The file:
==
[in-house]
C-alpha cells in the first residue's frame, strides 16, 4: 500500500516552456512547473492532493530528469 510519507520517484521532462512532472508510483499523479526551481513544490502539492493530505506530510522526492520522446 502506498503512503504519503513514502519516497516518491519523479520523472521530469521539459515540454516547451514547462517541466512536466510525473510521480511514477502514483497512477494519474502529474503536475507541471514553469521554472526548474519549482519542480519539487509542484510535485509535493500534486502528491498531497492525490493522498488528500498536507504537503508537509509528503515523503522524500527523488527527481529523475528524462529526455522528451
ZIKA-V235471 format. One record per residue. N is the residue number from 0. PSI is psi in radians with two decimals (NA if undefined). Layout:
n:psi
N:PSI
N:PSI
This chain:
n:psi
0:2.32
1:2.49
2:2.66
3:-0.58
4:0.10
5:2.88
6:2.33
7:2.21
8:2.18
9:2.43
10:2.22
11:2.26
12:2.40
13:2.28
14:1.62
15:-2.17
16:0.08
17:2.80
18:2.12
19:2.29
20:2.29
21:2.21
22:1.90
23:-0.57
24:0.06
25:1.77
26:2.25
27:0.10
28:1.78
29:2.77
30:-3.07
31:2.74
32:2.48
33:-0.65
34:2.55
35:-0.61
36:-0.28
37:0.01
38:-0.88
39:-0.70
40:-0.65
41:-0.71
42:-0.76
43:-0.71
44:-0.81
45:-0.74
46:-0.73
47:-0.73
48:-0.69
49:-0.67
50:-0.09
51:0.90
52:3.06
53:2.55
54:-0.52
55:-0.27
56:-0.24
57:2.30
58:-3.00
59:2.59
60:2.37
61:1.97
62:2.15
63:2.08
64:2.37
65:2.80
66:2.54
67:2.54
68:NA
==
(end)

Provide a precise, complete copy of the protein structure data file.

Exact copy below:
[in-house]
C-alpha cells in the first residue's frame, strides 16, 4: 500500500516552456512547473492532493530528469 510519507520517484521532462512532472508510483499523479526551481513544490502539492493530505506530510522526492520522446 502506498503512503504519503513514502519516497516518491519523479520523472521530469521539459515540454516547451514547462517541466512536466510525473510521480511514477502514483497512477494519474502529474503536475507541471514553469521554472526548474519549482519542480519539487509542484510535485509535493500534486502528491498531497492525490493522498488528500498536507504537503508537509509528503515523503522524500527523488527527481529523475528524462529526455522528451
ZIKA-V235471 format. One record per residue. N is the residue number from 0. PSI is psi in radians with two decimals (NA if undefined). Layout:
n:psi
N:PSI
N:PSI
This chain:
n:psi
0:2.32
1:2.49
2:2.66
3:-0.58
4:0.10
5:2.88
6:2.33
7:2.21
8:2.18
9:2.43
10:2.22
11:2.26
12:2.40
13:2.28
14:1.62
15:-2.17
16:0.08
17:2.80
18:2.12
19:2.29
20:2.29
21:2.21
22:1.90
23:-0.57
24:0.06
25:1.77
26:2.25
27:0.10
28:1.78
29:2.77
30:-3.07
31:2.74
32:2.48
33:-0.65
34:2.55
35:-0.61
36:-0.28
37:0.01
38:-0.88
39:-0.70
40:-0.65
41:-0.71
42:-0.76
43:-0.71
44:-0.81
45:-0.74
46:-0.73
47:-0.73
48:-0.69
49:-0.67
50:-0.09
51:0.90
52:3.06
53:2.55
54:-0.52
55:-0.27
56:-0.24
57:2.30
58:-3.00
59:2.59
60:2.37
61:1.97
62:2.15
63:2.08
64:2.37
65:2.80
66:2.54
67:2.54
68:NA